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Tech center receives donations

Staff report

MURRAY -- Local community businesses and leaders have joined hands to assist the 370 Calloway County and Murray High students attending the new Murray-Calloway County Area Technology Center.

Located on Johnny Robertson Road, the state-of-the-art facility houses construction/carpentry, computerized machining and manufacturing, welding technology, culinary arts, pre-nursing and automotive technology classes. Students either attend morning or afternoon classes.

Local donors have contributed to the classrooms. Murray Mayor Jack Rose and his wife, Janice, donated tables and chairs for the construction/carpentry classes. Murray Mold and Die provided furniture for the machine tool classrooms. The Calloway and Murray Board of Educations bought the chairs inside the computer lab. The Murray Economic Development Corporation supplied the tables, chairs and bookcases for the welding classroom.

"We are very appreciative to these donors who allowed our students to have new furniture in their new building," said Bob Rogers, Murray Independent School District superintendent.

Tres Settle, Calloway County superintendent, said education is the responsibility of each generation to the next. "We are extremely fortunate and blessed that there are so many in this community who not only embrace this certainty, but support our schools with an eagerness that yields the academic and athletic accolades synonymous with the Calloway County and Murray Independent School districts."

Dan Hicks, technology center principal, said they are fortunate for the assistance the community has provided to the ATC students and programs. "We are extremely thankful that individuals see the need of our students and step up to fulfill their needs," he said.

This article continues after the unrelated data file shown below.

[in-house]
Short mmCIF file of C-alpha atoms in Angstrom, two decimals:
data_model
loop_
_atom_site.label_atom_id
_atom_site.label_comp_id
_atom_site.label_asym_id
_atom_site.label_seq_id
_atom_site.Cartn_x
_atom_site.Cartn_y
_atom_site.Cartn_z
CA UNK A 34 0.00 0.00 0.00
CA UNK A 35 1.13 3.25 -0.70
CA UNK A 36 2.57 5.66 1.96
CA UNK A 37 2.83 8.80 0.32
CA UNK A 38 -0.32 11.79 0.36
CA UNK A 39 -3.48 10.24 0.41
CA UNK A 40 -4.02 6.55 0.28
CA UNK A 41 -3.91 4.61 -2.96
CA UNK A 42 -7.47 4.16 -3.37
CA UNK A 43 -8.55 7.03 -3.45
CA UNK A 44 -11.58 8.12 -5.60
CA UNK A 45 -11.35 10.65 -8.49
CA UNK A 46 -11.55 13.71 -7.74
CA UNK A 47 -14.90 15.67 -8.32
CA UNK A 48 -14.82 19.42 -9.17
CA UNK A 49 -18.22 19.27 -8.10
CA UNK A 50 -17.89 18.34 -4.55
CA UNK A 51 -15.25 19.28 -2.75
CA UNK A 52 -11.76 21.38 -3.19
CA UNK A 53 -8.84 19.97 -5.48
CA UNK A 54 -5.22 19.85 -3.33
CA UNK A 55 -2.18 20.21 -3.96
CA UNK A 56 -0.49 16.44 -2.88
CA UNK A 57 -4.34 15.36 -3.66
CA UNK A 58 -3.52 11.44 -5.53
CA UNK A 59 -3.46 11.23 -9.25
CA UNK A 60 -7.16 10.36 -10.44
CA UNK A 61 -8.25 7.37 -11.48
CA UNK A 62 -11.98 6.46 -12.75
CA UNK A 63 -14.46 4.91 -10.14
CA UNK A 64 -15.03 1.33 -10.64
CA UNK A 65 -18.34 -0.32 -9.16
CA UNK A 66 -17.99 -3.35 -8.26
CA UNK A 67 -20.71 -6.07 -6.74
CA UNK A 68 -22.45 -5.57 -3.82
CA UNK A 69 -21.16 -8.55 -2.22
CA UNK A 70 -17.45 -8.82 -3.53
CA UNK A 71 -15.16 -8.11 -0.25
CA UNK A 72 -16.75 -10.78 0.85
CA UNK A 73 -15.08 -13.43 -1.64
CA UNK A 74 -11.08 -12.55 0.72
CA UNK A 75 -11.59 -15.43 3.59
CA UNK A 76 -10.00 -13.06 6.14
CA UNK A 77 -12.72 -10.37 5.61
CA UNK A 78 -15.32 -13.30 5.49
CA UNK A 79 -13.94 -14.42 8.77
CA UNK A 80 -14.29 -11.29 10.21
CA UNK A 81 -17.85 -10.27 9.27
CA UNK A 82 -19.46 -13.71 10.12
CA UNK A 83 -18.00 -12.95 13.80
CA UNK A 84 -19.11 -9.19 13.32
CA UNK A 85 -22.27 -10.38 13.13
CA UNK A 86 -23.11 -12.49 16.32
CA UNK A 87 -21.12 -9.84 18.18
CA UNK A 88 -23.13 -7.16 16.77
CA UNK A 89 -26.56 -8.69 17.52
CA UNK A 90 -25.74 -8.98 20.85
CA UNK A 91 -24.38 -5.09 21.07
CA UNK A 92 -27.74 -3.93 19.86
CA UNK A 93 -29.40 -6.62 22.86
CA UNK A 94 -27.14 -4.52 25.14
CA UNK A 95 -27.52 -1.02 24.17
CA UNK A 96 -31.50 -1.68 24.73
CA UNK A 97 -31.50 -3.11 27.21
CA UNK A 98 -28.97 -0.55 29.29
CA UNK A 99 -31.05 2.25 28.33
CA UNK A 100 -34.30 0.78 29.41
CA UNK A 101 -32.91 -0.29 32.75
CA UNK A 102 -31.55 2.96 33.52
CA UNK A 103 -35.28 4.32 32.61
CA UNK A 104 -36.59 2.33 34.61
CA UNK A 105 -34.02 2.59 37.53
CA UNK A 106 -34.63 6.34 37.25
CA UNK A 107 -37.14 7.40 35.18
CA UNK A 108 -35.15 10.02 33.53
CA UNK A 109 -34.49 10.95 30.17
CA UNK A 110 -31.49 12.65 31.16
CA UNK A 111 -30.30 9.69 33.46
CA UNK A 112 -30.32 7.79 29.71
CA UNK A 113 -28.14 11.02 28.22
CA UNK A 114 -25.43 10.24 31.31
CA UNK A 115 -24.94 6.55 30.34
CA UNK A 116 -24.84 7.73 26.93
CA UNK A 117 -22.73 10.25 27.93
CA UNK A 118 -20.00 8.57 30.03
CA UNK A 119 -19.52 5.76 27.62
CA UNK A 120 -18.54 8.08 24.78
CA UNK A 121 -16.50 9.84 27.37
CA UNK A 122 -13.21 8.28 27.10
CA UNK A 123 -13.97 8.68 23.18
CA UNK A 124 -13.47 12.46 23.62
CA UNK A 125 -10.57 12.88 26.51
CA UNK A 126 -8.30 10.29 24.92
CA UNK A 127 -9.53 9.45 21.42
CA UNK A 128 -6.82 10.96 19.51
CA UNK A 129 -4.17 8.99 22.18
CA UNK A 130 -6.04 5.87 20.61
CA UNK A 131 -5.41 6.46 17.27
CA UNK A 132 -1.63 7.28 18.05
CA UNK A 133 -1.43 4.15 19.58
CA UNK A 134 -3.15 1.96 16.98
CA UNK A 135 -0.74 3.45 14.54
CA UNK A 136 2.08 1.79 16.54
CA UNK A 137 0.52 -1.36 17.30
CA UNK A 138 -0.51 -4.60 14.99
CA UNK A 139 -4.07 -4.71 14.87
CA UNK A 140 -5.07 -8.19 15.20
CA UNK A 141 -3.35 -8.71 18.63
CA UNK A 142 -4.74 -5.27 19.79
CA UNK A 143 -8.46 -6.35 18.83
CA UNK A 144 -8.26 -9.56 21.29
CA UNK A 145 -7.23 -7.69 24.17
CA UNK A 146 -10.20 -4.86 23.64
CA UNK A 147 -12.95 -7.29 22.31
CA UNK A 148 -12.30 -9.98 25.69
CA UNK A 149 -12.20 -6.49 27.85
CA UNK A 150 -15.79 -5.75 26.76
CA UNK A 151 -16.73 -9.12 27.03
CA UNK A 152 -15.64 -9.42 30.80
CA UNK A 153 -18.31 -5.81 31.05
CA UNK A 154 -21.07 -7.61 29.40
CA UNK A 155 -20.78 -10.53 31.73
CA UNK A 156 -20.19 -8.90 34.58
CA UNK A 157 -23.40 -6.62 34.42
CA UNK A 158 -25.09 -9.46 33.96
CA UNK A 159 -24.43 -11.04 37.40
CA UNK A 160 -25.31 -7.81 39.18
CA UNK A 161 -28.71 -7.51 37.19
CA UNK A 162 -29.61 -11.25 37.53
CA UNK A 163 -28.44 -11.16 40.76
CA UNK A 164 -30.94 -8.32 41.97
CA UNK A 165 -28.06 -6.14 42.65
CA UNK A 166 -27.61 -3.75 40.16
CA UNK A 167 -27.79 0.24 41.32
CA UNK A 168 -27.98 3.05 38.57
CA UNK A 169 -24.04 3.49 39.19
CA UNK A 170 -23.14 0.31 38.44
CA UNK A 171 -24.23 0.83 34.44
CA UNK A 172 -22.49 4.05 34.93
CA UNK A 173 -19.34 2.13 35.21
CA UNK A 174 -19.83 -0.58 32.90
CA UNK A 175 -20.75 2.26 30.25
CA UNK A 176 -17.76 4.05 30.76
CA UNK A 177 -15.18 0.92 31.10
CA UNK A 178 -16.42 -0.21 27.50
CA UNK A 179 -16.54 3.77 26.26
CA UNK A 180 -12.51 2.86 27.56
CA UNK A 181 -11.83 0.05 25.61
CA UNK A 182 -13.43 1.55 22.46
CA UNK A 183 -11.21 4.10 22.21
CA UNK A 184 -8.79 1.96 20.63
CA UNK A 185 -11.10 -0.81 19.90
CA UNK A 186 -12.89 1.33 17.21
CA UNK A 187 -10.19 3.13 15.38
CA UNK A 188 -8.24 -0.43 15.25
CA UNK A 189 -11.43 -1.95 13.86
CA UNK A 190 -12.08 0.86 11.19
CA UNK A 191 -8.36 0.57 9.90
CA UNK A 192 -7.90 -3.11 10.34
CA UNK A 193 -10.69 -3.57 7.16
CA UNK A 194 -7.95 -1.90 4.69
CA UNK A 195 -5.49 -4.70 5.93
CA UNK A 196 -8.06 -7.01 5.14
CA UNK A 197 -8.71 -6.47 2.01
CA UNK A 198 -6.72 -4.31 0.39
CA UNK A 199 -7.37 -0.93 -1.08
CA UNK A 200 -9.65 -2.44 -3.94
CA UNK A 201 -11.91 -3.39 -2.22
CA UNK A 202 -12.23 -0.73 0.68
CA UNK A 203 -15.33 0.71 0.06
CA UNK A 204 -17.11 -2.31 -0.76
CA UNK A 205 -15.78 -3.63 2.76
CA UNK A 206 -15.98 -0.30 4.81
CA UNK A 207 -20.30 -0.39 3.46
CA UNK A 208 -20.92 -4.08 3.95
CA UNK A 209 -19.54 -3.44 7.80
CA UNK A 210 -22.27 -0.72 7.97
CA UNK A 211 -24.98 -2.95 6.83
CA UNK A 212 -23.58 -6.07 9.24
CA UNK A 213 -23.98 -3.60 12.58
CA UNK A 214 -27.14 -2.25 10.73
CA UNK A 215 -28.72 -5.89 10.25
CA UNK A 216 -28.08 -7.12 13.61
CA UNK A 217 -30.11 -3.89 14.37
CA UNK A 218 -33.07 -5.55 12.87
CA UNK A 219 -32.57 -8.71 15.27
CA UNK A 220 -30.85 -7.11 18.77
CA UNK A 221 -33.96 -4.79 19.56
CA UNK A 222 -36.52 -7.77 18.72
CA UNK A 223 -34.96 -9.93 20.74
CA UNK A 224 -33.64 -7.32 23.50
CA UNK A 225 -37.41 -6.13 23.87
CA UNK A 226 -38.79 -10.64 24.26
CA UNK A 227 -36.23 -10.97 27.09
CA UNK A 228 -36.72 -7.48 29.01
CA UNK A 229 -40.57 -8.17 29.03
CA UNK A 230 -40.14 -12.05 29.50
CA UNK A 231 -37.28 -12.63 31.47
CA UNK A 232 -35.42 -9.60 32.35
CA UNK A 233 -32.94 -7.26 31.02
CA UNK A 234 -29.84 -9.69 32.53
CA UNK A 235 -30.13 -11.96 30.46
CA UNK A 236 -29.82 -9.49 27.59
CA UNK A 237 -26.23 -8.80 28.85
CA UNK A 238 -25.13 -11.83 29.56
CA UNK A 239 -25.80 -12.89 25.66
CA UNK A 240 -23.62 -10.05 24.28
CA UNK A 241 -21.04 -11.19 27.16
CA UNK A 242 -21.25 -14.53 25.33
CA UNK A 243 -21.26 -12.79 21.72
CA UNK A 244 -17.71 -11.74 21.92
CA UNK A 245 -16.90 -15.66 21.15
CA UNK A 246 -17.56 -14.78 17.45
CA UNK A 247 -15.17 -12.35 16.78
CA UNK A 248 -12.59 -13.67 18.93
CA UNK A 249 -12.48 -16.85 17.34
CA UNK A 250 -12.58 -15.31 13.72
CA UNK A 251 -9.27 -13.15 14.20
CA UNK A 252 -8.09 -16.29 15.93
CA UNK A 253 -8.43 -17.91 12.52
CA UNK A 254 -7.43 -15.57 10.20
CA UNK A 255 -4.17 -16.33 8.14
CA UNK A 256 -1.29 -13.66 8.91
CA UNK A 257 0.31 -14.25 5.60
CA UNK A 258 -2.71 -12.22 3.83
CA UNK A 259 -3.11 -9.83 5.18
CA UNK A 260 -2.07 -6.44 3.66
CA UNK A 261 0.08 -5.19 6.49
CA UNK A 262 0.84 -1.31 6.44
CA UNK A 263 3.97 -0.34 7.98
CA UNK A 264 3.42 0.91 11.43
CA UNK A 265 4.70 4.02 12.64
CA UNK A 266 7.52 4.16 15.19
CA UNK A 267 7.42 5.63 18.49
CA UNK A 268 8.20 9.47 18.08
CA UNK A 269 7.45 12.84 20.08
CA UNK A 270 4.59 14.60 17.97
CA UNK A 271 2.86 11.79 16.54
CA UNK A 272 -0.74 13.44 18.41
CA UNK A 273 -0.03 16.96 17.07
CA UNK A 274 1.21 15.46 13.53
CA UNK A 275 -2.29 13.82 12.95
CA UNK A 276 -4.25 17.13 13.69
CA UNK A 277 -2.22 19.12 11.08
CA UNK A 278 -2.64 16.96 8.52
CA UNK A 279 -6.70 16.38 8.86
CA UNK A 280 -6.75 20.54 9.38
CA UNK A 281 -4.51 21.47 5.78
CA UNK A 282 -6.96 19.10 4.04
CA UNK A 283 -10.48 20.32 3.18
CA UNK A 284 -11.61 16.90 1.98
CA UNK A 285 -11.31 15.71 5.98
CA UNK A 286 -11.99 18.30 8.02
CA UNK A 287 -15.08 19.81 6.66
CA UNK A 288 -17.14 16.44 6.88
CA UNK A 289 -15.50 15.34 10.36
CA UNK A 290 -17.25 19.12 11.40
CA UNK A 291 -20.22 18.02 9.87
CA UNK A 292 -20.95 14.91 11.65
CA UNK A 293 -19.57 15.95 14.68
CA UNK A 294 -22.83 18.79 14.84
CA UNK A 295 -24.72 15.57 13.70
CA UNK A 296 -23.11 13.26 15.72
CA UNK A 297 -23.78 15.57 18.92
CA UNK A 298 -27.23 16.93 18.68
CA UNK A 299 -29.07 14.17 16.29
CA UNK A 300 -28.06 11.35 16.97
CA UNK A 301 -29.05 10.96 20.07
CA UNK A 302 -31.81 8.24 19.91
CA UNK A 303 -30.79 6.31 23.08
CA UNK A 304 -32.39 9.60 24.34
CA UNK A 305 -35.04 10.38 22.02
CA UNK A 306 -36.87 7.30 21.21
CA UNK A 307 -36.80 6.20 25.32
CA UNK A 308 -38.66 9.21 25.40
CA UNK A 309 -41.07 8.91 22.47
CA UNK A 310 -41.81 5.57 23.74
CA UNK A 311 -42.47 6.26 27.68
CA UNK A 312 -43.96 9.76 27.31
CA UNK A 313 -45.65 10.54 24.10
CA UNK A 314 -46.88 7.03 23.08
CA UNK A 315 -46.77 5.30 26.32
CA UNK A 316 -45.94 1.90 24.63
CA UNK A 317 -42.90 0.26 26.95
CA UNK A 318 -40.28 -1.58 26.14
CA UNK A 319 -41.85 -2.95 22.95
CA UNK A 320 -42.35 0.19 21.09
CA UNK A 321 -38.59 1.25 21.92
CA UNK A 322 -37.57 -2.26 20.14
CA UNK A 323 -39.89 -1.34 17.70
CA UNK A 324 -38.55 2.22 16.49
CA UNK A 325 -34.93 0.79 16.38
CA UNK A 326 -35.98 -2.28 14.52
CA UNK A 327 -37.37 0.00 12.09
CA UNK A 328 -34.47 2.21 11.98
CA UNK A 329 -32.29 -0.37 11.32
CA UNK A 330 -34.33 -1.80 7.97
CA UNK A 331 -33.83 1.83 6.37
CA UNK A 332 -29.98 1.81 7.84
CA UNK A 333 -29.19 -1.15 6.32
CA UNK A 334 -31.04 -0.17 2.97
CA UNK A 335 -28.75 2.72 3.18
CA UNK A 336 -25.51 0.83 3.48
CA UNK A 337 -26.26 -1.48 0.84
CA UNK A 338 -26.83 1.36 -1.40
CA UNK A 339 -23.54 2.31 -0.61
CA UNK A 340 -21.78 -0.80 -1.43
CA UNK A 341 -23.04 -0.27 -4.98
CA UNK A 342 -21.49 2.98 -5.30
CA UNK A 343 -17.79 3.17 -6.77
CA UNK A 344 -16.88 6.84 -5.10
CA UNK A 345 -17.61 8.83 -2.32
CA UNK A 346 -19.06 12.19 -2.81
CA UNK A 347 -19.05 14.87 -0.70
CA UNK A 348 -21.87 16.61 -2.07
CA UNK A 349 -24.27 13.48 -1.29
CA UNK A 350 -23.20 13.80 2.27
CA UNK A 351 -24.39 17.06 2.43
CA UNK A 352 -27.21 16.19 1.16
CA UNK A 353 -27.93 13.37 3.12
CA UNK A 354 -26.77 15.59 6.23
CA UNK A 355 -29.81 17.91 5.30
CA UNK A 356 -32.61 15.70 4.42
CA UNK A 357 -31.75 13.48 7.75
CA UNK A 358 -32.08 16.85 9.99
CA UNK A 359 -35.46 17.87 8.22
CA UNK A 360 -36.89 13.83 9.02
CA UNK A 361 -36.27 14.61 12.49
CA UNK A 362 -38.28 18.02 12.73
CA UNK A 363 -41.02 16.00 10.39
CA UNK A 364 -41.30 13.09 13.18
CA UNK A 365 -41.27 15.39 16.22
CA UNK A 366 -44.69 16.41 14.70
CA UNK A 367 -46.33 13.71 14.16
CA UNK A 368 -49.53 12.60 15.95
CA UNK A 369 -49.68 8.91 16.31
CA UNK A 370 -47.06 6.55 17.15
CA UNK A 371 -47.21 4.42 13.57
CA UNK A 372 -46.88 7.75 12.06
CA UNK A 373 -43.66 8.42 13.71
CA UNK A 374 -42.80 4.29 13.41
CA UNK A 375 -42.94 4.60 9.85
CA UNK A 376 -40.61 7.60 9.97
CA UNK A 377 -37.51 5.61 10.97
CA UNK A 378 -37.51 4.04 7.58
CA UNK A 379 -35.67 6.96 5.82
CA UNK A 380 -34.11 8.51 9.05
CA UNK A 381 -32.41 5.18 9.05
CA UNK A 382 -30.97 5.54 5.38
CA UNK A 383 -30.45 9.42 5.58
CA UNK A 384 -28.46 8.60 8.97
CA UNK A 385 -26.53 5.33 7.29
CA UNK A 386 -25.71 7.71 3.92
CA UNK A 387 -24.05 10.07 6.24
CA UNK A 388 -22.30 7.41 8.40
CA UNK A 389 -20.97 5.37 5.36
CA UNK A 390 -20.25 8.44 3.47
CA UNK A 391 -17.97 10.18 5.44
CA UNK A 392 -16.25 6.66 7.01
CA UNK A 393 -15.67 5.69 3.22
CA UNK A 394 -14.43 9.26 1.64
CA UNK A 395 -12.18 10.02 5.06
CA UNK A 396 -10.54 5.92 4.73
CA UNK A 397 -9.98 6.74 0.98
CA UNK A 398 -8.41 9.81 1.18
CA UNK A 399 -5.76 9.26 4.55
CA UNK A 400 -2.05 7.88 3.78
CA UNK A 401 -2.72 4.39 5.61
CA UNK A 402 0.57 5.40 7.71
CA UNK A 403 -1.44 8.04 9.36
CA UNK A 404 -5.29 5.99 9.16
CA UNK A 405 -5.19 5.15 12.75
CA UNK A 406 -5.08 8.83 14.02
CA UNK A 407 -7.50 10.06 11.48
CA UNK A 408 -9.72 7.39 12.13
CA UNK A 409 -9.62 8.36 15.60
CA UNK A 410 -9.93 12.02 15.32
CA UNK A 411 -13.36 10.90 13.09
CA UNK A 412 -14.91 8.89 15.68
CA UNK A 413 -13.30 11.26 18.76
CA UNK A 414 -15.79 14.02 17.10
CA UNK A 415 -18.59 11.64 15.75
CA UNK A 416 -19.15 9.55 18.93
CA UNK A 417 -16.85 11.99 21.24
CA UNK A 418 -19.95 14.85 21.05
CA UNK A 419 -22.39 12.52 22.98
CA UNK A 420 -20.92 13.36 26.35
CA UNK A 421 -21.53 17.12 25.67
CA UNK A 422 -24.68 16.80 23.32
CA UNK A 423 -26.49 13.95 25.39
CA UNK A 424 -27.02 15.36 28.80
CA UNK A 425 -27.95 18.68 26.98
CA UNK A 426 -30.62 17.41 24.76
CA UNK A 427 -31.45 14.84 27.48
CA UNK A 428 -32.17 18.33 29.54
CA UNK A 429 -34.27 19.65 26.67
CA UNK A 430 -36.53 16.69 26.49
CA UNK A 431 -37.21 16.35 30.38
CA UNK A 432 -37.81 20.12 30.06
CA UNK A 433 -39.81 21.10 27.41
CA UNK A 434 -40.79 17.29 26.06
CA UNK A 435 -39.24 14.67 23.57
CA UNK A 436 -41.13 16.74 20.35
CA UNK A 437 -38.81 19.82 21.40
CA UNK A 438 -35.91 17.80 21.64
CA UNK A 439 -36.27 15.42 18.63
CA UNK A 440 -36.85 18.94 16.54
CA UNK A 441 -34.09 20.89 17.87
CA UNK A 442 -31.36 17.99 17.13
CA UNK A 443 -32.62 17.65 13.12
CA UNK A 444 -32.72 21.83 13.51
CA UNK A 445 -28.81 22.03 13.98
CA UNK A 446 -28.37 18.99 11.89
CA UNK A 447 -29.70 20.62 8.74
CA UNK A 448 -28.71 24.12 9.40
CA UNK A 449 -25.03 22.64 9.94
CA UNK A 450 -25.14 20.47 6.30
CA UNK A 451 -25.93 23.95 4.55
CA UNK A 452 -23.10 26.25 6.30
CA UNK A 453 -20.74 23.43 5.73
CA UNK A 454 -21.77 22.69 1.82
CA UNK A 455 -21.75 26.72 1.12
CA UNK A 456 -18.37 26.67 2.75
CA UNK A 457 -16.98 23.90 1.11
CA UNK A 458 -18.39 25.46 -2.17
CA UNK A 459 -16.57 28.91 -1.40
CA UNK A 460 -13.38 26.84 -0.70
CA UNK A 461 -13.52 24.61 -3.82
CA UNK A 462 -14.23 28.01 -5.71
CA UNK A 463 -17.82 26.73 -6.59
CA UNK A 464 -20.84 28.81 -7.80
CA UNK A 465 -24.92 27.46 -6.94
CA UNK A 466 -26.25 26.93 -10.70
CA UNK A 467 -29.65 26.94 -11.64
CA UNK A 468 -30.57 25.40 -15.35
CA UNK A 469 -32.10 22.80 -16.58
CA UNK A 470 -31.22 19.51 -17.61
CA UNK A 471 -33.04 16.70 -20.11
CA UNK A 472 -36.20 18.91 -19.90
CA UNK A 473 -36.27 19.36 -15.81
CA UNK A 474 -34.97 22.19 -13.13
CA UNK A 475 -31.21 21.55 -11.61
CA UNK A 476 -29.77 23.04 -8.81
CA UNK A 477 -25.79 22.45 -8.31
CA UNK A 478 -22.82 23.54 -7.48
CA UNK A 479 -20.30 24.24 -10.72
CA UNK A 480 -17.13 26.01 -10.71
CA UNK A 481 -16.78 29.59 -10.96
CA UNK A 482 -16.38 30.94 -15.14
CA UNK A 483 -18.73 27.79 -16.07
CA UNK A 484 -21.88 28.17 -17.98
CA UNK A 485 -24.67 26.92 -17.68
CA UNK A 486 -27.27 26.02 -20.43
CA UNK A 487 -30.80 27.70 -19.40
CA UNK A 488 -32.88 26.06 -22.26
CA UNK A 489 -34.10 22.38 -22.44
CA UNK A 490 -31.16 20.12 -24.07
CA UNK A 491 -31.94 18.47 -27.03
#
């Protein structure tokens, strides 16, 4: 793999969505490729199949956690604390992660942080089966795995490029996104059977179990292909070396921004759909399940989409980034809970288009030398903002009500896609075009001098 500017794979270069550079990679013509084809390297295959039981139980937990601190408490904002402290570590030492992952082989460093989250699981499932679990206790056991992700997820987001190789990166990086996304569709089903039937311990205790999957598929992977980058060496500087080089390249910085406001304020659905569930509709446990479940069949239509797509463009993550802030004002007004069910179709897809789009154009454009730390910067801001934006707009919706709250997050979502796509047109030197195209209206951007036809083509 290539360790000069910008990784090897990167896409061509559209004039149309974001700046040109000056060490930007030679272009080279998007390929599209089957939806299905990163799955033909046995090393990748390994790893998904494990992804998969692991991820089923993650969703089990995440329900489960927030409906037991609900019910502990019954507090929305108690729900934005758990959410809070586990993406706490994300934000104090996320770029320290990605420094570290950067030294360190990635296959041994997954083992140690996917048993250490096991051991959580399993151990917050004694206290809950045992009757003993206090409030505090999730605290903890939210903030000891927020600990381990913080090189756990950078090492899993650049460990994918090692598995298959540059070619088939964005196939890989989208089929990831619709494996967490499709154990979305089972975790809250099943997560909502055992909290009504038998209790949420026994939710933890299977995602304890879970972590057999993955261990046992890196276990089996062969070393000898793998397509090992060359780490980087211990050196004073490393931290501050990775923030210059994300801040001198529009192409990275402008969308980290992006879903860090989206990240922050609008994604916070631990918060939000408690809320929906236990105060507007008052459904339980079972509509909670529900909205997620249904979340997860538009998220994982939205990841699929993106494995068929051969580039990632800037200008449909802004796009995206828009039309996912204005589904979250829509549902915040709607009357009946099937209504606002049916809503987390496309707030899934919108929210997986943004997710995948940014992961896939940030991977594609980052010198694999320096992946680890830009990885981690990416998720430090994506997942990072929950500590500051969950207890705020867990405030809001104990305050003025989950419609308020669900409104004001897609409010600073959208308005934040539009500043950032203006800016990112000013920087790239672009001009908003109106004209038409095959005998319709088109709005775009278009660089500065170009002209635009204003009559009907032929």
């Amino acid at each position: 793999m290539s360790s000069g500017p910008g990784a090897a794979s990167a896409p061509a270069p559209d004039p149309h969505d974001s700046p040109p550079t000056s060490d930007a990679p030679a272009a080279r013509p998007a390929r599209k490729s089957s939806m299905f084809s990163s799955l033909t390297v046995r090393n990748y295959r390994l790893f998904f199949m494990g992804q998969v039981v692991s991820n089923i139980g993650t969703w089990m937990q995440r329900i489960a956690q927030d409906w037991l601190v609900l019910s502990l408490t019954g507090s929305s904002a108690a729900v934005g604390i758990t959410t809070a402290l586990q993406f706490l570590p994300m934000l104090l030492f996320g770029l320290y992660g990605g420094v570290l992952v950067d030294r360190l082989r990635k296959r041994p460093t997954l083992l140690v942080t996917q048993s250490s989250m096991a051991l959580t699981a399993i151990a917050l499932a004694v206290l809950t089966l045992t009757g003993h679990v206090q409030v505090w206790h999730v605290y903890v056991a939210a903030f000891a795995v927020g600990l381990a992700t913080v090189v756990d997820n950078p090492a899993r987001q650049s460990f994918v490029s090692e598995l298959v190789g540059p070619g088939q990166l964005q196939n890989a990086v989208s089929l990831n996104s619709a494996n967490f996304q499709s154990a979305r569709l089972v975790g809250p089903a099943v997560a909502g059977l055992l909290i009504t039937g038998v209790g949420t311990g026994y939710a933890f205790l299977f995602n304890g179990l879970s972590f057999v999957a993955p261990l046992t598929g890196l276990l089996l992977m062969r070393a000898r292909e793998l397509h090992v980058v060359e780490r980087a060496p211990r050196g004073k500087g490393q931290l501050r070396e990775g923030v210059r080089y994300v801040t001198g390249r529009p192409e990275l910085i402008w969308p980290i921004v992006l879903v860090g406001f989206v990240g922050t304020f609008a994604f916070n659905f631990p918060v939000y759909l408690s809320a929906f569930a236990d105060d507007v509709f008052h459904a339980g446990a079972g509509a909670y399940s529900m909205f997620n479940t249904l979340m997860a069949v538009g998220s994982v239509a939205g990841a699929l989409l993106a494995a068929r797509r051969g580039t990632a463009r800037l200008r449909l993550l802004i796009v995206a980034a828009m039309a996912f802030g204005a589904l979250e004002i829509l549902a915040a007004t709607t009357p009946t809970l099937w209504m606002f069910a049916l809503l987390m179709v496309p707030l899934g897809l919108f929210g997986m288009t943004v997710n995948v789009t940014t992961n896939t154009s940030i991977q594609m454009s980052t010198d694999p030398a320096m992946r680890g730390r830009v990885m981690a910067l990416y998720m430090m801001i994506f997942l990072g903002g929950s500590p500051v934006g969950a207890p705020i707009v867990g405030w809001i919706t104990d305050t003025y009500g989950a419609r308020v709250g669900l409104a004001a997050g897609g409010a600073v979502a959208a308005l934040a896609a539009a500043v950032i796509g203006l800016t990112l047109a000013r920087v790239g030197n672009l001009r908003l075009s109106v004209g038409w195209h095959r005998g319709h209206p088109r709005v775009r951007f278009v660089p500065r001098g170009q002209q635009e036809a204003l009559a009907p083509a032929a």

The new ATC is a result of the 26-year agreement that was signed between the school districts in 2010. The agreement was the solution to the non-resident student agreement.

The mission of Career and Technical Education is to assist schools in providing students with skills necessary for a successful transition to postsecondary education or work and a desire for life-long learning in a global society.

Hicks said students gain life skills as well as career or non-career experience. Students have many options to choose from after high school graduation. They can choose to pursue a career in their area of study or further their education with a two-year or four-year degree after high school graduation. "The choice is theirs," Hicks explained. "Any path they choose they have been trained at our ATC to have a life skill that will remain with them throughout their life."

Ken Winters, chairman of Murray's Economic Development Corporation, said, "We encourage other organizations in our community to consider participating as we jointly support the development of the most outstanding Area Technology Center possible."

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